Ballet Stars

2019 Stars of the Corps: 10 Young Dancers That Stand Out in a Crowd

New York City Ballet's Mira Nadon as the Courage Fairy in The Sleeping Beauty. Erin Baiano, Courtesy NYCB.

Here are 10 corps de ballet dancers we're swooning over. Click their names and photos to learn more!


Courtney Lavine, American Ballet Theatre

Courtney Lavine in Marcelo Gomes' AfterEffect. Rosalie O'Connor, Courtesy ABT.

Sage Humphries, Boston Ballet

From left: Sage Humphries and Lauren Herfindahl in John Cranko's Romeo and Juliet. Liza Voll, Courtesy Boston Ballet.


Mira Nadon, New York City Ballet

Mira Nadon in A Midsummer Night's Dream. Erin Baiano, Courtesy NYCB.

Christopher D'Ariano, Pacific Northwest Ballet

Christopher D'Ariano with PNB soloist Leah Merchant in Robyn Mineko Williams' The Trees The Trees. Angela Sterling, Courtesy PNB.

Tommie Kesten, Pittsburgh Ballet Theatre

Tommie Kesten in The Sleeping Beauty with Lucius Kirst. Rich Sofranko, Courtesy Pittsburgh Ballet Theatre.

Edson Barbosa, The Joffrey Ballet

Edson Barbosa in Swan Lake. Cheryl Mann, Courtesy The Joffrey Ballet.

Mayumi Enokibara, Miami City Ballet

Mayumi Enokibara in Miami City Ballet's production of George Balanchine's The Nutcracker. Alexander Iziliaev, Courtesy MCB.

Adelaide Clauss, The Washington Ballet

Adelaide Clauss and Tamás Krizsa perform Swan Lake's Act II pas de deux. Gene Witkowski, Courtesy The Washington Ballet.

Jasmine Jimison, San Francisco Ballet

Jasmine Jimison as the Fairy of Playfulness in The Sleeping Beauty. Erik Tomasson, Courtesy SFB.

Yuria Isaka, Staatsballett Berlin

Yan Revazov, Courtesy Staatsballett Berlin.

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Rachel Neville, Courtesy Ellison Ballet

If you've got your heart set on dancing for, say, San Francisco Ballet, you should attend a school that specializes in Balanchine, right? Not necessarily: It's actually a misconception that you have to train in a particular style or technique in order to pursue a career in that style. Ellison Ballet in New York City—which specializes in Vaganova technique—is living proof: Graduates of Ellison's year-round program and summer intensives go on to ballet companies that perform in a wide range of styles, and use what they've learned from Vaganova to land jobs.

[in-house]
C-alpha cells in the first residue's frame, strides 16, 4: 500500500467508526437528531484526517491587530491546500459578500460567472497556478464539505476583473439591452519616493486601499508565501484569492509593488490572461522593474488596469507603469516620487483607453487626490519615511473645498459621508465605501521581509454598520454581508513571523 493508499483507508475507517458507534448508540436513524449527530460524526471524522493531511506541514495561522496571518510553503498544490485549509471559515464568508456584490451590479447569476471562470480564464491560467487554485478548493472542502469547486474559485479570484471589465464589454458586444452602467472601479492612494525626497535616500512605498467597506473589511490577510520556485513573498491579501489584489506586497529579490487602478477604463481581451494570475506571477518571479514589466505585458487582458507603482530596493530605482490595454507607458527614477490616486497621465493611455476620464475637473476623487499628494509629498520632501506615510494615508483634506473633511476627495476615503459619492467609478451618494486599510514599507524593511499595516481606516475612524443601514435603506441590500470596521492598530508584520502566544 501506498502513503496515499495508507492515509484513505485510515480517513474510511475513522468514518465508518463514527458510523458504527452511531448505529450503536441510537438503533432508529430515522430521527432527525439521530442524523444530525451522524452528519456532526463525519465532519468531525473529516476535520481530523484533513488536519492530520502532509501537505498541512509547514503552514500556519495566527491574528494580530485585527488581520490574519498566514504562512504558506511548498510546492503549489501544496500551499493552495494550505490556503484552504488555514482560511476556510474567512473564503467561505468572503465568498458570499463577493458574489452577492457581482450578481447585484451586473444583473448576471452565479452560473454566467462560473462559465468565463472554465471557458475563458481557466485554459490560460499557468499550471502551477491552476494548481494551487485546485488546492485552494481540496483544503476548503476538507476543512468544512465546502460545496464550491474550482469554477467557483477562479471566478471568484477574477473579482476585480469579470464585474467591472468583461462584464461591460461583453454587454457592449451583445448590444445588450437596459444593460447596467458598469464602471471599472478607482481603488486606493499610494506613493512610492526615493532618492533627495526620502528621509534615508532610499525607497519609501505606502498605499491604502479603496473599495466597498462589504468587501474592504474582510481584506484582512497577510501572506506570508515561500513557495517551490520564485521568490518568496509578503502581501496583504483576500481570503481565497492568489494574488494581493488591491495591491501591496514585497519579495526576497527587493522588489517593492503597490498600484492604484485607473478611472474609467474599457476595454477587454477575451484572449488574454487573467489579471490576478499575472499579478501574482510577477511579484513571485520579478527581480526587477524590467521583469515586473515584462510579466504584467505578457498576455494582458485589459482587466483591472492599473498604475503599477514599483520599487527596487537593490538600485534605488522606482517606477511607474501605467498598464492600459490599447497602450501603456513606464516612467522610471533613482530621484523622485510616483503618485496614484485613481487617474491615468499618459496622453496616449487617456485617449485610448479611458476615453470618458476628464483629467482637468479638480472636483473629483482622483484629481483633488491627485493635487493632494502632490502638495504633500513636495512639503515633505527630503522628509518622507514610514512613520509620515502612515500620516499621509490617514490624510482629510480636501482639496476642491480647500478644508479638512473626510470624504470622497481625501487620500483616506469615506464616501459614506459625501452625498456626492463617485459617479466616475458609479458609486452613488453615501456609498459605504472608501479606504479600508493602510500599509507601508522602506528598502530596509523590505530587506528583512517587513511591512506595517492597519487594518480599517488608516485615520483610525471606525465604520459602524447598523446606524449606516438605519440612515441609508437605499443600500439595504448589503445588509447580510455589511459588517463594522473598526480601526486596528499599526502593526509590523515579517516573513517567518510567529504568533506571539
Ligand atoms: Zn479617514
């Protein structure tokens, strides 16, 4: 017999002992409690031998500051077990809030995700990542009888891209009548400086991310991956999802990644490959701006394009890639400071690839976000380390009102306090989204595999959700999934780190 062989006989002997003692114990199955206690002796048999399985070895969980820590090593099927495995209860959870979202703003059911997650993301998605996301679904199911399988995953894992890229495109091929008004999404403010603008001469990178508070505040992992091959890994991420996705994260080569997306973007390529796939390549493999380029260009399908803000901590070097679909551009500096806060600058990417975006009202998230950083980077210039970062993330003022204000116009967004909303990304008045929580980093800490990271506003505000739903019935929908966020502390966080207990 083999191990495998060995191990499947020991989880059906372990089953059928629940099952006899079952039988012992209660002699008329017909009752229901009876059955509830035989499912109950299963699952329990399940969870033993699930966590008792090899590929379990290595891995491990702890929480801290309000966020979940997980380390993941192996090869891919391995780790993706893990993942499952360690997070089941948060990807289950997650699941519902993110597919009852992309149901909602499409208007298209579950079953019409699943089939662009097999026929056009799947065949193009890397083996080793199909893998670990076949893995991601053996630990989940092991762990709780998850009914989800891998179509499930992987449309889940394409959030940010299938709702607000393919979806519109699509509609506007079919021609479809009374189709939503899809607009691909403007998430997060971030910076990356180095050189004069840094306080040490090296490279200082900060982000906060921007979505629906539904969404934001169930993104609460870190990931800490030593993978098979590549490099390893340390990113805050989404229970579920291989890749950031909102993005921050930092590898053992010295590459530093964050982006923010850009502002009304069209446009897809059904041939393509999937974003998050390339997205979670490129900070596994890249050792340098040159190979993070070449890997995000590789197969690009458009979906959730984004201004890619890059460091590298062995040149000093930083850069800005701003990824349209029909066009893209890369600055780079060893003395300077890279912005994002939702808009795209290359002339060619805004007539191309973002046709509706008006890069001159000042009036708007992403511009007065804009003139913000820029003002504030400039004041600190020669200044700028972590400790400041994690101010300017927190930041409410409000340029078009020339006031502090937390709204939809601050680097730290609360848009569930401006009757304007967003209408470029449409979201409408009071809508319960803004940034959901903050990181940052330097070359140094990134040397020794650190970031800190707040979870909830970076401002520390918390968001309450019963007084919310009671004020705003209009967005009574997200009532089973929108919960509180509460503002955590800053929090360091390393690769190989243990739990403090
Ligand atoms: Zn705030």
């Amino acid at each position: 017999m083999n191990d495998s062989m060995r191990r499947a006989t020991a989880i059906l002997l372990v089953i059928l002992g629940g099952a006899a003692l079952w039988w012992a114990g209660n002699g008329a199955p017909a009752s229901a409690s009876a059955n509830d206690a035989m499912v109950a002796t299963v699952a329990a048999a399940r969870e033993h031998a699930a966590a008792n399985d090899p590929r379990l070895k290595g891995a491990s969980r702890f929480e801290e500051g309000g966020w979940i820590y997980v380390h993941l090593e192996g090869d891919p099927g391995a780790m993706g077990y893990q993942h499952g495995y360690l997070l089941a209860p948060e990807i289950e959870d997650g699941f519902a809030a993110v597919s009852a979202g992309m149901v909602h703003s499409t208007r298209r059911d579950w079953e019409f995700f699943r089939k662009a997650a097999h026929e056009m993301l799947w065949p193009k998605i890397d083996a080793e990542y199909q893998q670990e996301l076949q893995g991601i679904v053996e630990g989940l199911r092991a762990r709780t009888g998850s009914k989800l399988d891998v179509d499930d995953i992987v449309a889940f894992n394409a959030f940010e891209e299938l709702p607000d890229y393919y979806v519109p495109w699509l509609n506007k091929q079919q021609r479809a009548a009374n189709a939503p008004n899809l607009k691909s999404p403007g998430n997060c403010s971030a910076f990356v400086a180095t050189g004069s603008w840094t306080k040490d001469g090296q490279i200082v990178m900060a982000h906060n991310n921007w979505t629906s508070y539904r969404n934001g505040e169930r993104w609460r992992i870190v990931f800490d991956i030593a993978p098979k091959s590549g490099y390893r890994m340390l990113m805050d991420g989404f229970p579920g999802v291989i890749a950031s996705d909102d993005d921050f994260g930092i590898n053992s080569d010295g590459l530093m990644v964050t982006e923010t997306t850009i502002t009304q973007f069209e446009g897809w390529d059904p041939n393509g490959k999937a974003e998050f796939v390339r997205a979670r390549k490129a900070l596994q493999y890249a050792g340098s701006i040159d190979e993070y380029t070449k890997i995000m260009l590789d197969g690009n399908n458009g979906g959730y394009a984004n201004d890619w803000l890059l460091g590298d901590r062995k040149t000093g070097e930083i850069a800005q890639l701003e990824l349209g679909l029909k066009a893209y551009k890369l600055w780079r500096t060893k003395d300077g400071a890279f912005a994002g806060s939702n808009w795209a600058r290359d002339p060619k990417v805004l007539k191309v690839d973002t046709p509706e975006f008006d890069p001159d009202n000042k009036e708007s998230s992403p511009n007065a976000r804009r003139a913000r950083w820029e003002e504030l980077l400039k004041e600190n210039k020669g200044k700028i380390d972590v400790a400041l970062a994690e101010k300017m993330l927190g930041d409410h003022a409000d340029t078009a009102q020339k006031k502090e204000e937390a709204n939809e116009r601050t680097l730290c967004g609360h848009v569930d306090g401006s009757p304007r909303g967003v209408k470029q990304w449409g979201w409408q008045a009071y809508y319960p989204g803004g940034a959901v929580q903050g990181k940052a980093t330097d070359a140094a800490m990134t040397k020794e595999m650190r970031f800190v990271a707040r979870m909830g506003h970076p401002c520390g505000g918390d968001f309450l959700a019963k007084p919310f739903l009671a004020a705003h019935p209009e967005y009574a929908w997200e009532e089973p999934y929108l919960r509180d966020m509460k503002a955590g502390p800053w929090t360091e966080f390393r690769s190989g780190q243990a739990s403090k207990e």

Here are five reasons why studying Vaganova technique can actually make you a sought-after dancer for any number of ballet companies:

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National Ballet of Canada principal Heather Ogden in The Sleeping Beauty, which tours to the Kennedy Center this week. Bruce Zinger, Courtesy the Kennedy Center.

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Ballet Stars
Karina González in Ben Stevenson's Coppélia. Amitava Sarkar, Courtesy Houston Ballet.

Are you more of a Giselle or a Juliet?

I've always said that my favorite role is Juliet, because of her vulnerability and maturity throughout the ballet. But now that I've performed Giselle, I find her so incredibly enjoyable, from being a village girl who falls in love for the first time to the most tender, almost weightless dancing in Act II.

Are you more at home in the studio or onstage?

I love the time in the studio. The process of starting from zero to getting better each day is so rewarding. My favorite phrase in rehearsals is "Let's do it again, so I can sleep in peace tonight." I need to feel so comfortable in the studio so that when I am onstage there are no bad surprises.

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